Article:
Investigations into bradyzoite biology and the differentiation of tachyzoites into bradyzoites have been accelerated by the development of in vitro techniques to study and produce bradyzoites, as well as by the genetic tools that exist for the manipulation of T. gondii. T. gondii is a ubiquitous protozoan parasite of mammals and birds. It belongs to the phylum Apicomplexa, which includes other important pathogens such as Plasmodium, Eimeria, Cyclospora, Babesia, and Cryptosporidium. Toxoplasma gondii has three infectious stages: tachyzoites, bradyzoites, and sporozoites. Infection is acquired either by ingestion of under cooked meat harboring tissue cysts or by the ingestion of food contaminated with oocysts. Bradyzoites contained in cysts are refractory to most chemotherapeutic agents used for treatment of toxoplasmosis, and tissue cysts are produced in any animal capable of being infected with T. gondii. The persistence and reactivation of bradyzoite forms is a major cause of disease in humans. In most individuals, acute infection with T. gondii is asymptomatic or causes mild symptoms similar to a self-limited mononucleosis-like syndrome. If an immunologically naïve pregnant woman is infected, transmission of this parasite to the fetus can occur with the development of a congenital infection that can result in a fetopathy and a relapsing chorioretinitis.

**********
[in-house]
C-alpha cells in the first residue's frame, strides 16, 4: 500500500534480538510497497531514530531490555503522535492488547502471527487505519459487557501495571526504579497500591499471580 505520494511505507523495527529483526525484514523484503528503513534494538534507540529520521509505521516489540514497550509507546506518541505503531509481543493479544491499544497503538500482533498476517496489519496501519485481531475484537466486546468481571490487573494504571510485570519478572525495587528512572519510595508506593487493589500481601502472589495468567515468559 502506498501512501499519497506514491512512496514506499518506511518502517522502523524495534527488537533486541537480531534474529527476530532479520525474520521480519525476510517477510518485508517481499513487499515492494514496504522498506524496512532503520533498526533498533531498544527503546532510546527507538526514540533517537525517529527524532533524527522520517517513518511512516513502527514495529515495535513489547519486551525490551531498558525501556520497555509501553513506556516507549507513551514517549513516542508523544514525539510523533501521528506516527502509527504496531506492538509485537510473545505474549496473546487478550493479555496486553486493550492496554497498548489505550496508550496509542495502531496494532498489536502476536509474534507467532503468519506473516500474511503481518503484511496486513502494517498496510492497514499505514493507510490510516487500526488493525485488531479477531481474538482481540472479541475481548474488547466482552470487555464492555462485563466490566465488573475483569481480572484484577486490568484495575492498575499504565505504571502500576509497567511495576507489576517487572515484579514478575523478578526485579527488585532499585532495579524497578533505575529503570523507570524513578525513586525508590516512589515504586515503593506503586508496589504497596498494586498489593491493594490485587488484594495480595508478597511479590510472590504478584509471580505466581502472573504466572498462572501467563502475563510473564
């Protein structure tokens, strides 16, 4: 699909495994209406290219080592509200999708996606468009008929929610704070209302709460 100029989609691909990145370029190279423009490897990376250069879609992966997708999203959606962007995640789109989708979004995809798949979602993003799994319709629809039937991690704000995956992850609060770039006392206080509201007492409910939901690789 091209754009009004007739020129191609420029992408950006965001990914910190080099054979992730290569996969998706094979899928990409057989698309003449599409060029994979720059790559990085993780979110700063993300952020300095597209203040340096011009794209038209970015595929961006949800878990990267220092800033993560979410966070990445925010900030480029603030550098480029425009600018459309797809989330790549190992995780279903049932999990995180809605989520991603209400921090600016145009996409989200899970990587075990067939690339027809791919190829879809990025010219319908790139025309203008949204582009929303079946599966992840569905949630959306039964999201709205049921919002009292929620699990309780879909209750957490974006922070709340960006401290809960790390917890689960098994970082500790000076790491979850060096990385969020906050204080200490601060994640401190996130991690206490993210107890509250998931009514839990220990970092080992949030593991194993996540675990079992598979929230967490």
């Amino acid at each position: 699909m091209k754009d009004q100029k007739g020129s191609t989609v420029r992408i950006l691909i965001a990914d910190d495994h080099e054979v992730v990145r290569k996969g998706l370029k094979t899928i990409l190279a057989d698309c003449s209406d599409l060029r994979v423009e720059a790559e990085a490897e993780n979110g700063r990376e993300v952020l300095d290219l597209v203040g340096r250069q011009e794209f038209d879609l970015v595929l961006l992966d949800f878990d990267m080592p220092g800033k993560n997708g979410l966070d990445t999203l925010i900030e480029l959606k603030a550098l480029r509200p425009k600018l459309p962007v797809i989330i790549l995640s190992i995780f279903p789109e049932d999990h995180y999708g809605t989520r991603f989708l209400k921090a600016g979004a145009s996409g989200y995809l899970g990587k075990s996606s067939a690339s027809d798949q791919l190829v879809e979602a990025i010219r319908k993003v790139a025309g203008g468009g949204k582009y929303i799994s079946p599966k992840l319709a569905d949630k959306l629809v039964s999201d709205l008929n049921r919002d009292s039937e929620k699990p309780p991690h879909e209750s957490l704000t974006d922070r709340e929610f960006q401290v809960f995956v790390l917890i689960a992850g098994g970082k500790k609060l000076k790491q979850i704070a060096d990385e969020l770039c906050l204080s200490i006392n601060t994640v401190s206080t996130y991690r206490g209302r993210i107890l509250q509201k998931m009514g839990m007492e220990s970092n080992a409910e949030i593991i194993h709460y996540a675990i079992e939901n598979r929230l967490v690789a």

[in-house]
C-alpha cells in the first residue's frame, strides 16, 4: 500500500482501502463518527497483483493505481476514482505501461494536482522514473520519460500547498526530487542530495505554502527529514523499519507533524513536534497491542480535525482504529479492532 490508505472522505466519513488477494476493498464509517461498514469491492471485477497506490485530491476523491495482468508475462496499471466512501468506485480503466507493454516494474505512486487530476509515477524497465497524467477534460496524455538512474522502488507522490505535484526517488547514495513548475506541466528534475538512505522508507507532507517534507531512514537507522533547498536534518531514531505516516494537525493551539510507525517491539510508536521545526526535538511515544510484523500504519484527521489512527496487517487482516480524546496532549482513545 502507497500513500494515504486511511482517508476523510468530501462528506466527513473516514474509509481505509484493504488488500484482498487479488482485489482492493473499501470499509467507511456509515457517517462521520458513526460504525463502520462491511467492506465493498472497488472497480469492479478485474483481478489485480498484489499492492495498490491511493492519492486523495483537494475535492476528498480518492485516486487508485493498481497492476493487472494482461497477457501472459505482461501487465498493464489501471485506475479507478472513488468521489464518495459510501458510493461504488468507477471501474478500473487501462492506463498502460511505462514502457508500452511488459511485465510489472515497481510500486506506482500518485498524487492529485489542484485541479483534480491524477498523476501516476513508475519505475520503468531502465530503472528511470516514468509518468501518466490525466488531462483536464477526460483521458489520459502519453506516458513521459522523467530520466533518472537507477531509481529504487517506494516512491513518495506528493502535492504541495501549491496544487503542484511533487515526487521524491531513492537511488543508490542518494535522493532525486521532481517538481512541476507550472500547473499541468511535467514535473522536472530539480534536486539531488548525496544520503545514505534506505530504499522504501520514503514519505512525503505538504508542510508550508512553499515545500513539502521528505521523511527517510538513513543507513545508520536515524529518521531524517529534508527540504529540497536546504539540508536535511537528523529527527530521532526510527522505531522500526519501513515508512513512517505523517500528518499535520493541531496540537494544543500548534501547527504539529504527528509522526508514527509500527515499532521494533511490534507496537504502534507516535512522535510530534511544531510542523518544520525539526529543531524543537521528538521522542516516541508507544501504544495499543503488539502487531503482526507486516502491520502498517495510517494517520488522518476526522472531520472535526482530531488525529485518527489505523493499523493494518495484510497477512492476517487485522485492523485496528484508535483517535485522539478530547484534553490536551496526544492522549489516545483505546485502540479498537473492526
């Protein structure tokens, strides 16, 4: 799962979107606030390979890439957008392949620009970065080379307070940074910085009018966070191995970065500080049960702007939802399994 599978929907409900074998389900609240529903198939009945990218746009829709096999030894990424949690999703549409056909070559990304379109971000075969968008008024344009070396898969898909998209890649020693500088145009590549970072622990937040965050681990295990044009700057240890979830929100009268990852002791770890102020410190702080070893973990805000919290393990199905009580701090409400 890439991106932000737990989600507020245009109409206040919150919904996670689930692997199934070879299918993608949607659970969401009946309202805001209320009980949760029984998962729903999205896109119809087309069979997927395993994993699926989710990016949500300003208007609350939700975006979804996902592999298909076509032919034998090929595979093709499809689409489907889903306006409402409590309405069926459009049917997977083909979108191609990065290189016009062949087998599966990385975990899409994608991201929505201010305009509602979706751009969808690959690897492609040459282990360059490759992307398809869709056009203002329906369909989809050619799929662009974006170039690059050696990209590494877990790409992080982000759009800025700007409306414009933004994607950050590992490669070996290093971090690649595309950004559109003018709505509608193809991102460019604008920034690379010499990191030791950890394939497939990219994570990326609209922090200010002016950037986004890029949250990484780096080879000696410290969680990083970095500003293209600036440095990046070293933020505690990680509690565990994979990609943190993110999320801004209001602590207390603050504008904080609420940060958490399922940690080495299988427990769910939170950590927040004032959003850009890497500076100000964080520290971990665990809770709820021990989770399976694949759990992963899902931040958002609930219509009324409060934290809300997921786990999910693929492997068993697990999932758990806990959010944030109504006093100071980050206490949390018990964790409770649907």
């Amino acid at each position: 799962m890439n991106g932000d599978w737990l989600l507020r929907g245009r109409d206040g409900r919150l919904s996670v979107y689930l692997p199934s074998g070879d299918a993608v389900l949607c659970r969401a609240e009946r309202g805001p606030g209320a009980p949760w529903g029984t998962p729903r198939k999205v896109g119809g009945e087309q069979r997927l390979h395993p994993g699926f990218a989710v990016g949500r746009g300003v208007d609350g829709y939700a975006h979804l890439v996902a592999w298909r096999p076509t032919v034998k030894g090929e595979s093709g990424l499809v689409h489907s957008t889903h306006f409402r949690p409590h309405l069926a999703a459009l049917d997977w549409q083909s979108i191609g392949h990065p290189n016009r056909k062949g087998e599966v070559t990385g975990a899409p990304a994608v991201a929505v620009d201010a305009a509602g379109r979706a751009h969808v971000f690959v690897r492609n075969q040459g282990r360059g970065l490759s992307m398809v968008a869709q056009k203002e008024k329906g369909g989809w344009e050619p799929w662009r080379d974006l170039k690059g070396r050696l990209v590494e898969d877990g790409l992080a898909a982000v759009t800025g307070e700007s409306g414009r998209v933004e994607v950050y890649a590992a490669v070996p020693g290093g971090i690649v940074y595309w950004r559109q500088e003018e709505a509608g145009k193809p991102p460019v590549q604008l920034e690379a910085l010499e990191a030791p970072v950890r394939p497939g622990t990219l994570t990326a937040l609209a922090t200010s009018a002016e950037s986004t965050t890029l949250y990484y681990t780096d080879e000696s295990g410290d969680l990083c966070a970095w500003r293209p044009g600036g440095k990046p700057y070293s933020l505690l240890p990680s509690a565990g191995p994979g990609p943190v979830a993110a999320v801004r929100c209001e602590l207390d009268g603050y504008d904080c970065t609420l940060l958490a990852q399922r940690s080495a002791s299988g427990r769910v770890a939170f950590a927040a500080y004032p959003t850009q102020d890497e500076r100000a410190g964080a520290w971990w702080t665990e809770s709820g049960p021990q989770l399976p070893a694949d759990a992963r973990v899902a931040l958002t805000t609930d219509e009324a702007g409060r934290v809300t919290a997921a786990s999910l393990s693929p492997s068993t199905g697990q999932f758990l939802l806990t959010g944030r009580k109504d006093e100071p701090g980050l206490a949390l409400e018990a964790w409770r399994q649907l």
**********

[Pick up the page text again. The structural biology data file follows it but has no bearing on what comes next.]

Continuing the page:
|Original language||English (US)|
|Title of host publication||Toxoplasma Gondii|
|Subtitle of host publication||The Model Apicomplexan. Perspectives and Methods|
|Number of pages||26|
|State||Published - Apr 10 2007|
ASJC Scopus subject areas
- Biochemistry, Genetics and Molecular Biology(all)